In a recent article in The New Yorker, art gallery owner Gavin Brown offered an intriguing reaction to a gaudy new exhibition space built in lower Manhattan by David Zwirner, his potent rival. "That building," remarked Brown, "is a real sign of the times. It's an industry that isn't supposed to have a place. David built a physical symptom of this bizarre late-capitalist moment."

A sign of the times: Brown seems to be suggesting that Zwirner's new gallery is at once a departure from the casual globalism of the contemporary artworld and, somehow, an emblem of the sustained boom in the high-end art market. The gallery is a concrete embodiment, that is, of a current tendency toward excess and the frictionless flow of capital. It's the architectural equivalent of the $142 million recently paid for a painting by Francis Bacon.

But that's not all that he said. In employing the term late-capitalist, Brown also invoked an entire band of economic commentary that postulates nothing less than the imminent demise of capitalism. Common in Marxist thought, the term commonly indicates a conviction that capitalism is about to give way: to implode, and to cede its place to a more equitable socioeconomic system. Brown's point, then, might be paraphrased in terms like this: The system, apparently, is doomed, and yet David Zwirner builds on, seemingly oblivious to the impending end. It's enough to strike a rival gallerist as downright remarkable. More ... 

by Susan Lear Weisgrau

The big news from the College Board is that there will be a new and improved SAT test starting in 2016. Supposedly, it will more accurately reflect what students learn in high school. While examples from the test have been revealed, no one has yet seen the new test in its entirety. Let's reserve judgment. In the meantime, let me tell you about the current SAT test, the Verbal sections of which I've been coaching students on for many years. During those years, the test has become longer in time (nearly four hours) and lesser in fairness.

The Verbal part of the test comprises two sections. The first section, Critical Reading, has two parts, Sentence Completion in which students have to choose the best words to fit into one or two blanks in a sentence, and a section on reading passages. Here's an example from the Sentence Completion, or vocabulary, section: More ...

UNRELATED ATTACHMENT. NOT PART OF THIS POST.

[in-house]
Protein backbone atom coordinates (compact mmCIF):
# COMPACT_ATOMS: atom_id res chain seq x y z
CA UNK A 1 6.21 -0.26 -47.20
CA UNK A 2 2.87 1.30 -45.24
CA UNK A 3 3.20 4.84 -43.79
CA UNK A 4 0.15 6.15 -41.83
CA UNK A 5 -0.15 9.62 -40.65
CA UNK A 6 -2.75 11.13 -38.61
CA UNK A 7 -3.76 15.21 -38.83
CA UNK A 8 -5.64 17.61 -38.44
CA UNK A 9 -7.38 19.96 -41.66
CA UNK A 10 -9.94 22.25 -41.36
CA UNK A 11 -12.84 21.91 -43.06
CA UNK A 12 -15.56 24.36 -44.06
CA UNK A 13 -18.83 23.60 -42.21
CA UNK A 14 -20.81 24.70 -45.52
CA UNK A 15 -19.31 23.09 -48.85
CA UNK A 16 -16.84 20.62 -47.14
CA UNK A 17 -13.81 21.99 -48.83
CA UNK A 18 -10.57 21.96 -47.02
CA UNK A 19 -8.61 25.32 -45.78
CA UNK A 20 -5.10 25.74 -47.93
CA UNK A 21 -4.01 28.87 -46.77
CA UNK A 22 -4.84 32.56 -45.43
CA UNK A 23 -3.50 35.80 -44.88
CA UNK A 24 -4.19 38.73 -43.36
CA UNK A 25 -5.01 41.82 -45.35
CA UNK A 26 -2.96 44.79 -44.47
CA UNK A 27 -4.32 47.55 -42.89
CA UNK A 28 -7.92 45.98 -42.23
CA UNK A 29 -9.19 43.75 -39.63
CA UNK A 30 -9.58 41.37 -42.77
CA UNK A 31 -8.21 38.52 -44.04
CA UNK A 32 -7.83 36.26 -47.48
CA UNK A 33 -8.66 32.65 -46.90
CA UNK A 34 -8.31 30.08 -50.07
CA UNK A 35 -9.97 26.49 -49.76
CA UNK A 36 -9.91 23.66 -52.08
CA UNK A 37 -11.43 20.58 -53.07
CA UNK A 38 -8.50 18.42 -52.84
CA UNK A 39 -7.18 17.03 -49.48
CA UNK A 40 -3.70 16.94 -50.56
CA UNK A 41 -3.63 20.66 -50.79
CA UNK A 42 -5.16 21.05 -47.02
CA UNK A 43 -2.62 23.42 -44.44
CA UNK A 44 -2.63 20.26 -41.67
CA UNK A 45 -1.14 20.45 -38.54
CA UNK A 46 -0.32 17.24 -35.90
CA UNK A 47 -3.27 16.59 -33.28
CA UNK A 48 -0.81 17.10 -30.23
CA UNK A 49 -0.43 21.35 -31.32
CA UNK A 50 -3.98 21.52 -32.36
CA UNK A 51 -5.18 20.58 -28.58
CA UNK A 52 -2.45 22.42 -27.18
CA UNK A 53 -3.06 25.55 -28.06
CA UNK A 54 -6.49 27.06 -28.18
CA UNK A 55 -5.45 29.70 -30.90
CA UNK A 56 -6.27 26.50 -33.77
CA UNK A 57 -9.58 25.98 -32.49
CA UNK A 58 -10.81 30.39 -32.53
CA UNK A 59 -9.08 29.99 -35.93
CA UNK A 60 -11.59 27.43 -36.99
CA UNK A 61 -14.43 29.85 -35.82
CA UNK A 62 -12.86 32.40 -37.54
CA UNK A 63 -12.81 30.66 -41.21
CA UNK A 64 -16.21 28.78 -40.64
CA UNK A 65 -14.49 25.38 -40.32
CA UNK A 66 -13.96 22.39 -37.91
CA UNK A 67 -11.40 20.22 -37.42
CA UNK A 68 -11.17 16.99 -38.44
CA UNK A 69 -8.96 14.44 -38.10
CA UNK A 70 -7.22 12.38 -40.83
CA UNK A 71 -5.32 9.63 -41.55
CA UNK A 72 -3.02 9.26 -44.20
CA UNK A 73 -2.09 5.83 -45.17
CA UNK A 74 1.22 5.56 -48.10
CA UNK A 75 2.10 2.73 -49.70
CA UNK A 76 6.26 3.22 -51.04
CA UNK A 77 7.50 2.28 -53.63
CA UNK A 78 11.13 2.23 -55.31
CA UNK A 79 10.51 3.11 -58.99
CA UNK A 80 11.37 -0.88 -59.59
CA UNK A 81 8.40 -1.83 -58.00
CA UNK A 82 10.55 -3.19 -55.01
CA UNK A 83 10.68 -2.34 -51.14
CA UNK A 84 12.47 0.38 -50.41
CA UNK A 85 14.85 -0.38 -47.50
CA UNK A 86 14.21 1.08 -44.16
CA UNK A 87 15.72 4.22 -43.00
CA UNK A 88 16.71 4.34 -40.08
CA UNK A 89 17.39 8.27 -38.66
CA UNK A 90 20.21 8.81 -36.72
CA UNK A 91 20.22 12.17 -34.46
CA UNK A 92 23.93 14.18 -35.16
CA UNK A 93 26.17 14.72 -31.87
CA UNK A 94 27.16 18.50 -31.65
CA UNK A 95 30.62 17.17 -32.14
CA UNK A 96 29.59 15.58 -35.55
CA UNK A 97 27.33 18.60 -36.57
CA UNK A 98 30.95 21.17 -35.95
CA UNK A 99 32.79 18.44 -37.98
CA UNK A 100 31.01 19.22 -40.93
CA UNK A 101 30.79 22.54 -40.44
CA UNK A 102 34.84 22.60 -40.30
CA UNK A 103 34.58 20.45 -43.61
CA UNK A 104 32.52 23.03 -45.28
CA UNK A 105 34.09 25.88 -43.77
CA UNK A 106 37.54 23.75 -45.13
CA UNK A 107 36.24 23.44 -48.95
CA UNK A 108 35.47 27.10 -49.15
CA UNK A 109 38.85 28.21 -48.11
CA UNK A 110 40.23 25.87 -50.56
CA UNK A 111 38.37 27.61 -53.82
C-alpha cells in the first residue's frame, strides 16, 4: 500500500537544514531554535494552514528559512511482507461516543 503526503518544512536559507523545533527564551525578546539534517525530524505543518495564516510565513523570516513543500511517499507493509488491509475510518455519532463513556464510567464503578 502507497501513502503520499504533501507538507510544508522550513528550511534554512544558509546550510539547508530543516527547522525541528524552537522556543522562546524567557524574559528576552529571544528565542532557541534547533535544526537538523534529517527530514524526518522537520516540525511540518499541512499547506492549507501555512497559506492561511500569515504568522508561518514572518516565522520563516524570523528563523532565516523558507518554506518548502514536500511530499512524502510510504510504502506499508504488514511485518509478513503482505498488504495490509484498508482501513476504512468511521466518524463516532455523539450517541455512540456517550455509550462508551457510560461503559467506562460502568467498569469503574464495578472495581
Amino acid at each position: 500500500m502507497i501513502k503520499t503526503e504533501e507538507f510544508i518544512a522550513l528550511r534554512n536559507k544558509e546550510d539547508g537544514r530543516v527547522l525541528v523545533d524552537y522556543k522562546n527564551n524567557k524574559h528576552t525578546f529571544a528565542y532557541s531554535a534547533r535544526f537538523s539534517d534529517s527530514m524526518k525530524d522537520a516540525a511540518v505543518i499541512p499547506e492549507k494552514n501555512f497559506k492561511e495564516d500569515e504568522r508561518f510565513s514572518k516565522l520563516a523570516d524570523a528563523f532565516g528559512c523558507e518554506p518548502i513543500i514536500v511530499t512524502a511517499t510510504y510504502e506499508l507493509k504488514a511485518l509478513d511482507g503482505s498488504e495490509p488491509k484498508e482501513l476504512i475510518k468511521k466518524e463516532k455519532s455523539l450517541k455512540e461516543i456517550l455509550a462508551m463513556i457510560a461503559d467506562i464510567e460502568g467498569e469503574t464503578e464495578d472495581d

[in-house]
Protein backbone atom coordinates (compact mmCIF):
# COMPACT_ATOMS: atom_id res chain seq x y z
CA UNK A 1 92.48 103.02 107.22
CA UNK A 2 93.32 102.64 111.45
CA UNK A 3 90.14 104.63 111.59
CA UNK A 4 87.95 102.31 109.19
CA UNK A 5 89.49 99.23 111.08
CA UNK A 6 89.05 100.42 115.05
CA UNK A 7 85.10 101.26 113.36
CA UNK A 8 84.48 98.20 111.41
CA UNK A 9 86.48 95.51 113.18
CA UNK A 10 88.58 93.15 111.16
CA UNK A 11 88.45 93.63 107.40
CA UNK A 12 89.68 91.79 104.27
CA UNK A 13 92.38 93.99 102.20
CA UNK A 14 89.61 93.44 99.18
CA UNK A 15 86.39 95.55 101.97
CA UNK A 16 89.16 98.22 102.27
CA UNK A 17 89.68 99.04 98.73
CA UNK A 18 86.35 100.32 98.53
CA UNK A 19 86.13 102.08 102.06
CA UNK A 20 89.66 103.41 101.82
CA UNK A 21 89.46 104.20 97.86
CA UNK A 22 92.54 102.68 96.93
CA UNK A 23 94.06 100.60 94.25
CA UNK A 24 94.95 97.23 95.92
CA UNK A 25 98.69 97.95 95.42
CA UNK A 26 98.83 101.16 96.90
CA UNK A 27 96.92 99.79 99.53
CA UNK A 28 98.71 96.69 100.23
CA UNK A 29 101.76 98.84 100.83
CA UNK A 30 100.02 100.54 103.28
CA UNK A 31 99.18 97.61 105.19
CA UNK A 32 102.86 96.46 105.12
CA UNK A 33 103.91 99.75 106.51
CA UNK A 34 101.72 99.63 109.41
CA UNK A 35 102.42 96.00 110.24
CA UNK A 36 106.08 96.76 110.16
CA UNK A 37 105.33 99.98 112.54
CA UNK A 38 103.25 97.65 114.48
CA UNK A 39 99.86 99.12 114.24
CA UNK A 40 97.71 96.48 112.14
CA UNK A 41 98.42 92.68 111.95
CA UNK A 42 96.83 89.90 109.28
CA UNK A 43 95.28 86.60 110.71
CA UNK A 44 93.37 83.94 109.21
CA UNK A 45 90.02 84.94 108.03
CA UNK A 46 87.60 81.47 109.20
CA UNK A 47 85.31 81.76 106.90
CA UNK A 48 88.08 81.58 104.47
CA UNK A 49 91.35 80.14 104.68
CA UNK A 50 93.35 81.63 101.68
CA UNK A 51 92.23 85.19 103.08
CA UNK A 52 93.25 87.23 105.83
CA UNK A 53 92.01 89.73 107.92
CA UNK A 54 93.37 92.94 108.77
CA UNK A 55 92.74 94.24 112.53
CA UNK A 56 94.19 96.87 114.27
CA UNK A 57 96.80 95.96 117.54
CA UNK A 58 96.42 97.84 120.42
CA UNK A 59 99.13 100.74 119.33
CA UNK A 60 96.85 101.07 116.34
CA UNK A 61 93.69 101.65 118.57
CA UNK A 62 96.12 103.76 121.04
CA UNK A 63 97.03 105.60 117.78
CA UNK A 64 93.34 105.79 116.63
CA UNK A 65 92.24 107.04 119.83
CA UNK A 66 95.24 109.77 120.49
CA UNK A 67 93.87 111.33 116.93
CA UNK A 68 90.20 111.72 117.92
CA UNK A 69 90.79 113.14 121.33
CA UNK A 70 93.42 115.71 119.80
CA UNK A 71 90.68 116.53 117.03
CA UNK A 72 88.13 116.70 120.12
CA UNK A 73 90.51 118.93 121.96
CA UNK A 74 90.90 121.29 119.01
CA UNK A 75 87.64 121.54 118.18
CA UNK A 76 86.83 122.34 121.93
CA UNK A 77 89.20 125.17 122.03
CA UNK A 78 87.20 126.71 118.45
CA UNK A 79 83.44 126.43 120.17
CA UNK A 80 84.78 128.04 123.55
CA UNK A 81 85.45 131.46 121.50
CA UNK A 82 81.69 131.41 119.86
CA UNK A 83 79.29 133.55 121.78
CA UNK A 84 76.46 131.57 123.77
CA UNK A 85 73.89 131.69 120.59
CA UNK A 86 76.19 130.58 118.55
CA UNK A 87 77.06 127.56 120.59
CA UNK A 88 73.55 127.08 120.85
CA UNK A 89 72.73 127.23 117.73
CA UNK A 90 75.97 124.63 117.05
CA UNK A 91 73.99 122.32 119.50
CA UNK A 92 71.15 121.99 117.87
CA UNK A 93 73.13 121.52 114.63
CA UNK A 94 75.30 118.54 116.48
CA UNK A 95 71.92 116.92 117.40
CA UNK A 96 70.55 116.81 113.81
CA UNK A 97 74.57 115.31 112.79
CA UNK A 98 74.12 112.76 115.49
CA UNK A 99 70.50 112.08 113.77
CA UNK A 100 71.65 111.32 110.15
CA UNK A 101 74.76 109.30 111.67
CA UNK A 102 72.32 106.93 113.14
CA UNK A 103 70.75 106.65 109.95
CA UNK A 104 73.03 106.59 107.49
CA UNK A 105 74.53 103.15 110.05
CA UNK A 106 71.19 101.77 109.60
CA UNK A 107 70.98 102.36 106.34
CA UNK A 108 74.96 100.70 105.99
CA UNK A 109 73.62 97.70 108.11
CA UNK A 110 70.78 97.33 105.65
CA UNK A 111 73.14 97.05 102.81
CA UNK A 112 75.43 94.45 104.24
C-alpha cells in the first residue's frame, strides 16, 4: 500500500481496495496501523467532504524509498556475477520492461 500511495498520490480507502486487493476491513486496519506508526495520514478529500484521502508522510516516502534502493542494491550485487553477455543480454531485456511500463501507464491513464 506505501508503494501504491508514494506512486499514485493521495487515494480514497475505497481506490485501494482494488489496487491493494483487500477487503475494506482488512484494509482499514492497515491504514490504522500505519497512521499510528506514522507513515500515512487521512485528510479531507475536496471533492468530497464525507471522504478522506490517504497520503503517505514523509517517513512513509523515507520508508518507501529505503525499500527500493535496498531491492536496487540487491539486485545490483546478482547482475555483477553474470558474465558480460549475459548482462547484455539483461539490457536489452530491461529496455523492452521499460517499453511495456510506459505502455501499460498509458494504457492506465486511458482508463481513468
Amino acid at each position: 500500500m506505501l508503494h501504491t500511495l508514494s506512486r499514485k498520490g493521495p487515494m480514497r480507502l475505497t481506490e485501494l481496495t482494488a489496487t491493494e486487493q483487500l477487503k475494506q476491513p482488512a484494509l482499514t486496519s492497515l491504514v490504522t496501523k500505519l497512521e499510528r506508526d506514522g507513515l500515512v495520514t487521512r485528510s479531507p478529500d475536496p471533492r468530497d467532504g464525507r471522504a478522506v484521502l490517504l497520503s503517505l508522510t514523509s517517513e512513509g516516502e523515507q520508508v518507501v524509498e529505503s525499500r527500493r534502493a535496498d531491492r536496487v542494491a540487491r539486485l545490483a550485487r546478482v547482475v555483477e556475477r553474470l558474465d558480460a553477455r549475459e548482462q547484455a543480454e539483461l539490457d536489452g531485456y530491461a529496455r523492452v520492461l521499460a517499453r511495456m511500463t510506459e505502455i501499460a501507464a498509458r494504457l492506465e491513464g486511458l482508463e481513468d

Everyone is familiar with statements such as "The property's tied up in probate" or "We'll be probating Mom's will" or the dreaded, "After probate taxes, we'll split (fill in an amount)." Many people fear probate because they don't understand it.

Probate is the legal process that transfers ownership of a decedent's property to his or her survivors. In the courts in which I practiced for almost forty years, "property" means "titled" property: real estate, motor vehicles, bank accounts, stocks, bonds, and the like. The term does not include furniture, clothing, or personal tools. Books? Well, maybe. If you have a first edition of a Hemingway title, signed by the author, it is valuable and theoretically should be probated. But a book is not registered in a public records office as is a car or a bank account or a parcel of real estate.

Transferring title to property has to be done by someone with the authority to do so, and it has to be done methodically. The law gives us a choice. Either we can leave written instructions concerning the transfer of our property (who gets what and, sometimes, when) or state law will decide who gets what. Our own set of instructions is called a Last Will and Testament; the state's set is called, in Ohio and elsewhere, the Statute of Descent and Distribution (the D&D). More ...